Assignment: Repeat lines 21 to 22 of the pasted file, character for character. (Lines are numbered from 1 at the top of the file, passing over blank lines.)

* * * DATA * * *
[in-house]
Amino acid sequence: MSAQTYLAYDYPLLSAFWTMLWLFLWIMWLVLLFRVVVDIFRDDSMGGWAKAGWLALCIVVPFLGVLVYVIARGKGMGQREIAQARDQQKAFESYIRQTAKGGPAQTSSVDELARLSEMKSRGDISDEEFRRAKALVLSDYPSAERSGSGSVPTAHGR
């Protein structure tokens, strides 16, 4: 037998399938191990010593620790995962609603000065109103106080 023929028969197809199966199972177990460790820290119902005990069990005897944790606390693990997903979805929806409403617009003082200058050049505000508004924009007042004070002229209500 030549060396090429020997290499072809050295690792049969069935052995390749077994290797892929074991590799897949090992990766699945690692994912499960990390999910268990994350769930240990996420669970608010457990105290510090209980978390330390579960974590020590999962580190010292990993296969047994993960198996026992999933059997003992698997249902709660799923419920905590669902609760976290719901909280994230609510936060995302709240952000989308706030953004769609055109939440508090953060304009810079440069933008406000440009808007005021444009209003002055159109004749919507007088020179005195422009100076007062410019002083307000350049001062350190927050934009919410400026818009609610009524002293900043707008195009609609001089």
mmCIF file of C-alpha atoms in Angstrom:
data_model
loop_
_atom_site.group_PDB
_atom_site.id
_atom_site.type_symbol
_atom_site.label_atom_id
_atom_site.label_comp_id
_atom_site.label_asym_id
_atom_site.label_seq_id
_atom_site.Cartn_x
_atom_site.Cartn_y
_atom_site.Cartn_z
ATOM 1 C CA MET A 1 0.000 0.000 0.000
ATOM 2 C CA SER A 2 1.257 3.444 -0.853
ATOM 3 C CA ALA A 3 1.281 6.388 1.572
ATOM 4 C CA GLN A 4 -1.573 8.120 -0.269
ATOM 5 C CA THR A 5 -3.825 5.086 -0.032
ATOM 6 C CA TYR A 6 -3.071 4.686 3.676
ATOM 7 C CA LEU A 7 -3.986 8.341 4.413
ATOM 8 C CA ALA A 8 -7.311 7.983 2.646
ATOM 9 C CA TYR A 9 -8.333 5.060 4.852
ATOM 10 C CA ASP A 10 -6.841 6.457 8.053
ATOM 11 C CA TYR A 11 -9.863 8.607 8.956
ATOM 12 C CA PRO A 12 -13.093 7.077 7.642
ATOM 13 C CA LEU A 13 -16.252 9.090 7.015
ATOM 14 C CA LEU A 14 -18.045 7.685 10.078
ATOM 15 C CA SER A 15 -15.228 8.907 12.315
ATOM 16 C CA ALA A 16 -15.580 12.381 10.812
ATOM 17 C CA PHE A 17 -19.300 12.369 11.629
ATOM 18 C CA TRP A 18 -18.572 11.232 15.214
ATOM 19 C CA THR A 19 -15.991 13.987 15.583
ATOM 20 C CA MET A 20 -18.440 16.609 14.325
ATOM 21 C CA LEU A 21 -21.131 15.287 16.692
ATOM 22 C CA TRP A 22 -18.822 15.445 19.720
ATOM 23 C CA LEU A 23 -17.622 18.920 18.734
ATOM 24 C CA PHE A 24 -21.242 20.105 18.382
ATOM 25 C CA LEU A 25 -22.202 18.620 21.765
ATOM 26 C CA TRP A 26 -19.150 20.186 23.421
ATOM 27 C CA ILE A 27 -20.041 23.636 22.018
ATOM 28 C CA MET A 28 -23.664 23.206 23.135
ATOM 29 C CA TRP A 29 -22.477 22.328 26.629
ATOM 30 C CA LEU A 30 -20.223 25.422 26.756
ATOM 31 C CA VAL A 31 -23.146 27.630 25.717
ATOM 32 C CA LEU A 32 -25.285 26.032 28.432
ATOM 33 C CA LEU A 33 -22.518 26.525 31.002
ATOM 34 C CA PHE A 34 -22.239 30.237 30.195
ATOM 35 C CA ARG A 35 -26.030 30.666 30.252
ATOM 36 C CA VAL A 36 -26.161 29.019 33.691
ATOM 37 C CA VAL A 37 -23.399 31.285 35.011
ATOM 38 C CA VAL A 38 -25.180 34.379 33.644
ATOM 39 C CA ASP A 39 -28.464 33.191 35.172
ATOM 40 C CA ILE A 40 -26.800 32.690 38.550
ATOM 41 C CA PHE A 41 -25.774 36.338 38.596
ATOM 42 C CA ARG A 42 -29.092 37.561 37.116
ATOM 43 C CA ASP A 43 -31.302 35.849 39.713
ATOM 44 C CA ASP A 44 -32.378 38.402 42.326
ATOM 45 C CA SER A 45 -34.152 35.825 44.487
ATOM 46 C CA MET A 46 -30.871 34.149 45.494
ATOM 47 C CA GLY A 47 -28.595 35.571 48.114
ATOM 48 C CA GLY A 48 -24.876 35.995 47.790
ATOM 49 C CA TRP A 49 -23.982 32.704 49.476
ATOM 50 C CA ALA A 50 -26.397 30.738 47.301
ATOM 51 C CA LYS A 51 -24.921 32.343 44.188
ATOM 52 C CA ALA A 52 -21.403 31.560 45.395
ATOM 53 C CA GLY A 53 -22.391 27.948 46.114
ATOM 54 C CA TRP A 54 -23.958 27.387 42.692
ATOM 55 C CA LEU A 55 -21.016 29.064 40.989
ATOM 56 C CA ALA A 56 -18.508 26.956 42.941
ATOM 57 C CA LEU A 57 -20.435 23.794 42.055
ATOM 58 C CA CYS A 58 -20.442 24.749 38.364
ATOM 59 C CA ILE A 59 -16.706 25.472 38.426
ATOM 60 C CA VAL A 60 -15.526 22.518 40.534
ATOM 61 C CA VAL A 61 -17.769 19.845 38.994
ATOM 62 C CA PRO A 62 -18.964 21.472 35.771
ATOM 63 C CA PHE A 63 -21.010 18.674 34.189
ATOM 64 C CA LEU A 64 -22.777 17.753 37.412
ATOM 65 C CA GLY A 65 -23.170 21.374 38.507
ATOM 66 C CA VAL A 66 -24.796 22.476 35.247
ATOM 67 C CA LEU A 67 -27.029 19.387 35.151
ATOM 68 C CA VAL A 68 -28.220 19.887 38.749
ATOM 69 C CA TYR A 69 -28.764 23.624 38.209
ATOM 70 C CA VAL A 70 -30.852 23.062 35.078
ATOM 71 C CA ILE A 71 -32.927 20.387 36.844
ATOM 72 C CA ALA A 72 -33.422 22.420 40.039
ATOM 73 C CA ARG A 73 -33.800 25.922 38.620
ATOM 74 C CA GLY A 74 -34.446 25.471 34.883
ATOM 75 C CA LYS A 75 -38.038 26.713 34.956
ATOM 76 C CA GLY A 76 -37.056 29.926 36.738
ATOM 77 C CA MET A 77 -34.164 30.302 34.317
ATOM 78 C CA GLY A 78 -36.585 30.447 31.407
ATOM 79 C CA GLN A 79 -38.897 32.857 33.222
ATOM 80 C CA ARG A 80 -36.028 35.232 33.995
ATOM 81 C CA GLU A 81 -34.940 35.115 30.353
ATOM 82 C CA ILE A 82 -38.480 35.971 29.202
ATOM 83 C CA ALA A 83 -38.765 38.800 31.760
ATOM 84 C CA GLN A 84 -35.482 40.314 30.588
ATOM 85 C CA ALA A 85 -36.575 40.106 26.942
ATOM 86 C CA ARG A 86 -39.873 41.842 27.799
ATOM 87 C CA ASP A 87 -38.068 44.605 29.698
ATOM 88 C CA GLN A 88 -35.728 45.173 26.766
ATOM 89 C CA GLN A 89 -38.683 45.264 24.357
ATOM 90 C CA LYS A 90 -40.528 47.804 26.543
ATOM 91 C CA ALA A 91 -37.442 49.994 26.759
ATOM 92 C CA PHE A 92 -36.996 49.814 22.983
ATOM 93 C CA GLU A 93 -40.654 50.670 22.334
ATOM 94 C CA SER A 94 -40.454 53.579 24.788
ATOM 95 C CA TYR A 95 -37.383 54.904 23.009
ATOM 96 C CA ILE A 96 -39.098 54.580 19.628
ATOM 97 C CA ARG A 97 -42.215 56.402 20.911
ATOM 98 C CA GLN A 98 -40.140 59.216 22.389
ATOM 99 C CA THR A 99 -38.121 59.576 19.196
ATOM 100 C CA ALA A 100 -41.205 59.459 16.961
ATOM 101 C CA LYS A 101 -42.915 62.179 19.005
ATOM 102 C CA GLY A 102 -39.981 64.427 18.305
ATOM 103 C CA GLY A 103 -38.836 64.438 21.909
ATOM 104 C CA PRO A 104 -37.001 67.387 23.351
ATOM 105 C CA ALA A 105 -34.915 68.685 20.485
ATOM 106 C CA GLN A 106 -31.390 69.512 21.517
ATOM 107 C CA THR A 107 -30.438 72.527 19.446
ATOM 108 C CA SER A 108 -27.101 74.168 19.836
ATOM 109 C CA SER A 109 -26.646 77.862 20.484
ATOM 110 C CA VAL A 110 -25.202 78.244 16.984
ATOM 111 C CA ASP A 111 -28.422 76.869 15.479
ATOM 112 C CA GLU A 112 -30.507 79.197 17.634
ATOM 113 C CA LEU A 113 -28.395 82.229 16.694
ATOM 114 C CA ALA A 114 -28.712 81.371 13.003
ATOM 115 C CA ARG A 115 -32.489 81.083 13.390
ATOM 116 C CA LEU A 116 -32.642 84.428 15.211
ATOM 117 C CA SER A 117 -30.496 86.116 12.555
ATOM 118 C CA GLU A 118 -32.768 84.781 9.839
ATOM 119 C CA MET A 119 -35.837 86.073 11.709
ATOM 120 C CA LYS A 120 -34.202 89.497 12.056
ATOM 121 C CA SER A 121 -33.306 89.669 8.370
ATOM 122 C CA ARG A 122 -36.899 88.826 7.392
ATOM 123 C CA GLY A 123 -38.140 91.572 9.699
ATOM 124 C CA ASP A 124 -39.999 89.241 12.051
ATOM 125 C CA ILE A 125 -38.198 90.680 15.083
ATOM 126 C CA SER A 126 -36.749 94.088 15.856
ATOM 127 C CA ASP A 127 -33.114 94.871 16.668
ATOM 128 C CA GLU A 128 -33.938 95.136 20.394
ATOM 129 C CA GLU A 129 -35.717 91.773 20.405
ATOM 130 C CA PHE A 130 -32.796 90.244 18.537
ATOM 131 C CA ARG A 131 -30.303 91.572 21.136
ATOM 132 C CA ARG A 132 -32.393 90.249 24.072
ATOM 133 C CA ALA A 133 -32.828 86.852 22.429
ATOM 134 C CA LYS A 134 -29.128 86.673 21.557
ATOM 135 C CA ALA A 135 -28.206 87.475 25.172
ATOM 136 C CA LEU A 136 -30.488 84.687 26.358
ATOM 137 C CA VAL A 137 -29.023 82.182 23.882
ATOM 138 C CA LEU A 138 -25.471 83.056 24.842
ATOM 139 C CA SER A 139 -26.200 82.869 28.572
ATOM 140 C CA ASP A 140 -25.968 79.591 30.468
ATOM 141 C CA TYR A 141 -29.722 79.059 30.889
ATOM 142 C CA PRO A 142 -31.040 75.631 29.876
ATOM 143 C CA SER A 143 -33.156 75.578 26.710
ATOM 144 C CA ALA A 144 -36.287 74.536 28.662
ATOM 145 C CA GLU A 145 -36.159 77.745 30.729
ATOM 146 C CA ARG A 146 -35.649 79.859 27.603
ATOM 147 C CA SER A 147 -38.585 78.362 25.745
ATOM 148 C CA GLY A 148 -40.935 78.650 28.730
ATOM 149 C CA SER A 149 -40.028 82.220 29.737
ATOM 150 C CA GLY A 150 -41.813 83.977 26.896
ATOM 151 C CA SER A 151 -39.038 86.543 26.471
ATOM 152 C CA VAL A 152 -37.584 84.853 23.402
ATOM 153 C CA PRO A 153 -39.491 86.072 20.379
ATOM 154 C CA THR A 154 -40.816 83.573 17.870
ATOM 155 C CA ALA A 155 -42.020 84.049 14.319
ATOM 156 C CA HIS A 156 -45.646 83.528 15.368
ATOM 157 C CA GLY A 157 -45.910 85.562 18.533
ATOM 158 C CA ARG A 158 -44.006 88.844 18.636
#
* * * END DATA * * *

ATOM 5 C CA THR A 5 -3.825 5.086 -0.032
ATOM 6 C CA TYR A 6 -3.071 4.686 3.676